I tend to be on dissections that tend to be a little bit more inner wall to inner wall because I want to just cover the entry tear. It's not aneurysmal disease. You typically don't get endoleaks on the proximal neck if you've got enough coverage. So I tend to be inner wall to inner wall. If it's the acute like I said, I tend to go off the IVUS. The problem with IVUS, when you get up in that arch, you've got a pretty big curve and you get more of an elliptical structure rather than a true, orthogonal angle.

I'll look at the minor axis of that IVUS image, and then I look if I had a repeat CT scan after the acute one, then I'll sort of compare that to the CT scan if it's looking like that's 31 and my minor axis is 31. Then I'll go with a device that's probably... And again, it depends on the device that you have. I'm not a huge fan of one-to-one sizing. So if it measures 30, I don't know that I really like putting a 30 graft in, but I probably put like a 32. Just so I got like a little bit under 10% oversizing.

The problem with the one to one sizing is you get a nice repair there, but in some of these patients, when they're discharged and there's a sub select group of patients that get dissections that are typically from illicit drug usage. So whether it's cocaine, methamphetamines, this becomes actually a... It's sort of an interest of mine. But what I see is I bring them in and I treat them with anti-impulse therapy. Their aorta goes down to this 31, 32. I go put in a 32, 34 graft in there and they do great. Then I discharge them home and they're doing good.

Then at six weeks, eight weeks, they relapse with the drug usage. They come back in and now they're having another hypertensive crisis at 220, 230, 240. When you scan them with a CTA, which it looks like is it looks like I grossly undersized my endograph because I had a CT scan that was 31, 32. I put this 32, 34 and now I'm being called on this. I've got a huge type 1 endoleak and all these things because that arch and the ascending order have gone back up to 41, 42 millimeters and it's sort of just leaking all around my graph.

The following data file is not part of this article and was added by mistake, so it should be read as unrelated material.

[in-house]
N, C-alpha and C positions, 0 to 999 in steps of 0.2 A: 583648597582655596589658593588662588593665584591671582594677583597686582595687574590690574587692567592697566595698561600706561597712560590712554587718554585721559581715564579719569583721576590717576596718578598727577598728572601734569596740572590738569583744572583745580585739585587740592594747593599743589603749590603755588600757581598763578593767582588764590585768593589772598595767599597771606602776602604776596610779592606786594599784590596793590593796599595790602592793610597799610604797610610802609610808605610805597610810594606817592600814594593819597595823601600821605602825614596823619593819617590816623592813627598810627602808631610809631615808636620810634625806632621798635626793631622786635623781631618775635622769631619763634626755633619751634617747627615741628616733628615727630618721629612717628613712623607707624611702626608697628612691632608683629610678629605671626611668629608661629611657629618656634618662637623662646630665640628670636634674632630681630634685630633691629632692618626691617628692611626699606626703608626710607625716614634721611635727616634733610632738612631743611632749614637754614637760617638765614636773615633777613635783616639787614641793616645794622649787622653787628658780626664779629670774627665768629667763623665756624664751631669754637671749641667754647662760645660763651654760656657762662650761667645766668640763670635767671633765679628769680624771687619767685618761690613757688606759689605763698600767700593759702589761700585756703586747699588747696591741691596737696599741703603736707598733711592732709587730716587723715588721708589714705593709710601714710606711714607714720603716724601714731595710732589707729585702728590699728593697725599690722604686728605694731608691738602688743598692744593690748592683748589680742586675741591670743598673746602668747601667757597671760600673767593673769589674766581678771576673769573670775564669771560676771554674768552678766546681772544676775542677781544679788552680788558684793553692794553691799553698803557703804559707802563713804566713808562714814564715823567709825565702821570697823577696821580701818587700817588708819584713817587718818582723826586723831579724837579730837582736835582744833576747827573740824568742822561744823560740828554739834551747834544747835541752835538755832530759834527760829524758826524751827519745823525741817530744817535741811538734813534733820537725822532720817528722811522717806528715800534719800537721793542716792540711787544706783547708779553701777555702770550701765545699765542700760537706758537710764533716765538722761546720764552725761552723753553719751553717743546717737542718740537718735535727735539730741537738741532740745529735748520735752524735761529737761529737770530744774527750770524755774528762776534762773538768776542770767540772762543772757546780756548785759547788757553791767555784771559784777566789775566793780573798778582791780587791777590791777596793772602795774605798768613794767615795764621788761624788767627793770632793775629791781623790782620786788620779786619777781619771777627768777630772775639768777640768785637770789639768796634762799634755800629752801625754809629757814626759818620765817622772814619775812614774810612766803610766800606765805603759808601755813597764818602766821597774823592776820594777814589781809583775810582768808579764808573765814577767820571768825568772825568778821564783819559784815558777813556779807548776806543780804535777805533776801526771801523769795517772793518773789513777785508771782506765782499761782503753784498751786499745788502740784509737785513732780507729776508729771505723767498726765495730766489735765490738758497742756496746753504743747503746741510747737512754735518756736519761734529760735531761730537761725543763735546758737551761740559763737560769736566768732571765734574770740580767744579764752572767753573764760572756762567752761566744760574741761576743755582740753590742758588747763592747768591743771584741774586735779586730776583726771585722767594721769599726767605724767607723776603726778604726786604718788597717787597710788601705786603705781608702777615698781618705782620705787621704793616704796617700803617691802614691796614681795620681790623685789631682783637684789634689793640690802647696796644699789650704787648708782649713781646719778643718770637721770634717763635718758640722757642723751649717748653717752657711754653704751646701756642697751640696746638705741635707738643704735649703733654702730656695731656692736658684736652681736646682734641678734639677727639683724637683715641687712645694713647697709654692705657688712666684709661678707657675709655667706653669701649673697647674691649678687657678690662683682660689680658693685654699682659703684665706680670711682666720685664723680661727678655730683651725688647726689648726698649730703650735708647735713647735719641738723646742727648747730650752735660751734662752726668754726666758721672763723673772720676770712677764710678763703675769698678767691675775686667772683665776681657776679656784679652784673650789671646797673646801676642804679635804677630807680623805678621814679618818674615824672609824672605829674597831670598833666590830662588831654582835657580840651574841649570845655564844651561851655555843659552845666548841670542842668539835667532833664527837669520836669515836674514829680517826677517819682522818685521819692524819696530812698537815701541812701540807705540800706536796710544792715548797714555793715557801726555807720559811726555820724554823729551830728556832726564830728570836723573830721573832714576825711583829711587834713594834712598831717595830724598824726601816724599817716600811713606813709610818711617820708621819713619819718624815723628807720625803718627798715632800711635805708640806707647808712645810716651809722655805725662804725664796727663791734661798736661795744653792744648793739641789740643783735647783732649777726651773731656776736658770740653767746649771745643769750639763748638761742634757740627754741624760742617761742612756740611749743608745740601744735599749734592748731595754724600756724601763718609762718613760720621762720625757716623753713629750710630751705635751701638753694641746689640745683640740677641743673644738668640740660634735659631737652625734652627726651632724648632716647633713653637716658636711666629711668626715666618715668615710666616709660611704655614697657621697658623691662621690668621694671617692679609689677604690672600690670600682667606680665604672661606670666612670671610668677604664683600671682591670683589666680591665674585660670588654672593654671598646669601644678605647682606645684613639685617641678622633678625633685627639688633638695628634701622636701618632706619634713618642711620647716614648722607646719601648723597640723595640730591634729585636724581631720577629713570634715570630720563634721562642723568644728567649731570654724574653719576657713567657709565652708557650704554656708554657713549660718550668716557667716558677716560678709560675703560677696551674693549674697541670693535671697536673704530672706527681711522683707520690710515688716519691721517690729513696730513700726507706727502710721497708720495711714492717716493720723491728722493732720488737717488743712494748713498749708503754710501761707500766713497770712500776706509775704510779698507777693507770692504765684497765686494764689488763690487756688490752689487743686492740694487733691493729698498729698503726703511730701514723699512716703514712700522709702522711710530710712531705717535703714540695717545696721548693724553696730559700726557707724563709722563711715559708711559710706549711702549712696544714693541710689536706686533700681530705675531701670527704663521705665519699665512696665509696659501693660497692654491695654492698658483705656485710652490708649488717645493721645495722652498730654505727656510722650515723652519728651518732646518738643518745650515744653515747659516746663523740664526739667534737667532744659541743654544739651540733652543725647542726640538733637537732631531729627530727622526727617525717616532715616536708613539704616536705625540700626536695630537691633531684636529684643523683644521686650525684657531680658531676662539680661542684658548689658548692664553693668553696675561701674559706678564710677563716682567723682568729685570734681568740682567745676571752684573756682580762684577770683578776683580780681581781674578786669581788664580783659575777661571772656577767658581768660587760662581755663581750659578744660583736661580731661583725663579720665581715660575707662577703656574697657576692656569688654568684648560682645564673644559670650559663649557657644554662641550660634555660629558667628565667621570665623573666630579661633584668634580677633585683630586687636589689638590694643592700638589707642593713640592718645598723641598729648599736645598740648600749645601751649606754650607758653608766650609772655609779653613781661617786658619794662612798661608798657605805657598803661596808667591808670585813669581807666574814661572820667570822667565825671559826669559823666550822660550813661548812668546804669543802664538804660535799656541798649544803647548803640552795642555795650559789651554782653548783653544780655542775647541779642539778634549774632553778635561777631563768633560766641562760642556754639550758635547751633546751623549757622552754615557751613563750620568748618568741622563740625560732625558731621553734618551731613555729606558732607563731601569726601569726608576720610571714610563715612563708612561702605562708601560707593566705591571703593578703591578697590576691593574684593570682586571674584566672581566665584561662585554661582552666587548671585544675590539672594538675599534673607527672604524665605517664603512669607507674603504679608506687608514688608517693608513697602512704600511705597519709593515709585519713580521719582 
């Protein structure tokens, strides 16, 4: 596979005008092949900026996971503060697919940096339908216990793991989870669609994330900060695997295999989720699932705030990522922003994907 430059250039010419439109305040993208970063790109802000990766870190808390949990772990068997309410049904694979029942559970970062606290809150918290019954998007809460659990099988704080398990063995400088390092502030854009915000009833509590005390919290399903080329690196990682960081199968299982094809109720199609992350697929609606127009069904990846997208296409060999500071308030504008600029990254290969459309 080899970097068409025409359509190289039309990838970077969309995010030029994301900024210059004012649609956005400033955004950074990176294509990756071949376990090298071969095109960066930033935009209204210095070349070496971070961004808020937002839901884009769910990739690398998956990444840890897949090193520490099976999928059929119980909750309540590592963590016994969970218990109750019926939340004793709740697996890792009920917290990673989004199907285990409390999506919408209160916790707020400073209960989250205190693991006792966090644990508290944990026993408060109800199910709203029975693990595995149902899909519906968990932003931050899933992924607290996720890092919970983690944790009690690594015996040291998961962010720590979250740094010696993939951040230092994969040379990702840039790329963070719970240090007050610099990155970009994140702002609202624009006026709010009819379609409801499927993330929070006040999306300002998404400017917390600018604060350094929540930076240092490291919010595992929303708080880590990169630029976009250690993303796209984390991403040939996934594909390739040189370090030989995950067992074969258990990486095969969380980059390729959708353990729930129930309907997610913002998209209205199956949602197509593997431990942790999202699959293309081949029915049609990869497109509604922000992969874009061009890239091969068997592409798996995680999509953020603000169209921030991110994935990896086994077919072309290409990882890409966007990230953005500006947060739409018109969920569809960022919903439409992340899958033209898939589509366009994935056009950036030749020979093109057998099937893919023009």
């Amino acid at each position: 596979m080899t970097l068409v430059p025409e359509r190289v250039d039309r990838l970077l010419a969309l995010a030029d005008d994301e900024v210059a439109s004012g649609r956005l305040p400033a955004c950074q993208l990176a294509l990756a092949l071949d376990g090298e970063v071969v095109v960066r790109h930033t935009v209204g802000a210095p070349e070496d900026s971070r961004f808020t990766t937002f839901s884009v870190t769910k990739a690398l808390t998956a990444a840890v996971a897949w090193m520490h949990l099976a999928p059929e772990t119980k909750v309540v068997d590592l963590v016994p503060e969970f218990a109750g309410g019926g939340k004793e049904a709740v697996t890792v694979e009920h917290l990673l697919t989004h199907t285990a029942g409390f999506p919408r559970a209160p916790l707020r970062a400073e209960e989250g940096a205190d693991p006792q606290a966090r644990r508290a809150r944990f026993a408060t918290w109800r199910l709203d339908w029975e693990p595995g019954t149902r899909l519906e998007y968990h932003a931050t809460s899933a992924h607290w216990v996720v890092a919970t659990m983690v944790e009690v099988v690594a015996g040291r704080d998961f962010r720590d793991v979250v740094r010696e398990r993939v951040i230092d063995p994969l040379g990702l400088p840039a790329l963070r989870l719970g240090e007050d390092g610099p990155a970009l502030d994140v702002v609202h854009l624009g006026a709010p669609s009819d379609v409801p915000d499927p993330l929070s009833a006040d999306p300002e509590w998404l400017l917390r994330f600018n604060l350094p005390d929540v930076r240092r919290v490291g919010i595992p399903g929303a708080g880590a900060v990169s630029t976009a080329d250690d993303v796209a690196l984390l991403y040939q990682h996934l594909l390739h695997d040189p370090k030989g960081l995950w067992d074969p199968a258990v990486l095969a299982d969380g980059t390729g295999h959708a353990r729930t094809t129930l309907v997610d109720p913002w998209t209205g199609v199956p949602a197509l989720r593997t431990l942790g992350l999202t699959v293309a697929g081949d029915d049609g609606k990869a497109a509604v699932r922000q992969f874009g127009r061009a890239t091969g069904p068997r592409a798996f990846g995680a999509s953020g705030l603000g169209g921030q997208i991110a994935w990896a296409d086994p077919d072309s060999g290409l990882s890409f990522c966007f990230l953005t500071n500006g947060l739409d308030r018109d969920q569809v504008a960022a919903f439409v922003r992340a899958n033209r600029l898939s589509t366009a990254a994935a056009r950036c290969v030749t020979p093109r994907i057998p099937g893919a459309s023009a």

I don't have to intervene, I just have to treat them with anti-impulse therapy. When I do that and rescan them, the aorta goes back to normal and then everything looks okay. So I don't know what's worse, putting in a too large a graft, taking on the risk of a retrograde dissection or sizing it the appropriate size and having to worry about that risk of the drug usage again.

I've tried to get a social work type look at these patients with that repetitive use of drugs to take a look and try to get them into some sort of rehab program. This is not my expertise, but something that we can try to minimize that recurrent risk over and over. I would say I probably have about 40 or 45 of these patients.

[Dr. Sabeen Dhand]:
Really?

[Dr. Frank Arko]:
Well, if you take a look at over 11-year period, that's only four patients per year, but they're recurring. And then the other thing is those are the ones that have a tendency that after a certain number of those occurrences, they start to have really bad problems, a graft infection. Those are ones where you maybe get an erosion into the bronchus, an erosion into the esophagus and they become really, really difficult to manage either from an endovascular standpoint or with a surgical standpoint. So I've been trying to do more and more education on these. I've actually written papers on the presentation of those patients, but they are much much more difficult group of patients to manage.

[Dr. Sabeen Dhand]:
Yeah. I mean, you've definitely seen it all. I mean, that's an interesting select patients there that you have this recurrent problem you have to keep on fixing. We've touched base on the feared complication of paralysis. I mean, are you putting lumbar drains on all of your TEVARs pre or post or what's your approach?

(9) When to put Lumbar Drains on TEVARS to Prevent Paralysis

[Dr. Frank Arko]:
I'm a selective drainer of the spinal cord. There's one group that I put in everybody and that's the type 2 thoraco- abdominal aneurysm, which I'm basically covering from the left carotid down to the iliac bifurcation. Unless that patient is symptomatic or ruptured, that's the case that I tend to stage. So I tend to just do some EVAR work, some work up at the top like basically an elephant trunk. Then when I connect those two grafts as the third stage, that's when I put the spinal drain in because I will have taken out their entire thoracic aorta.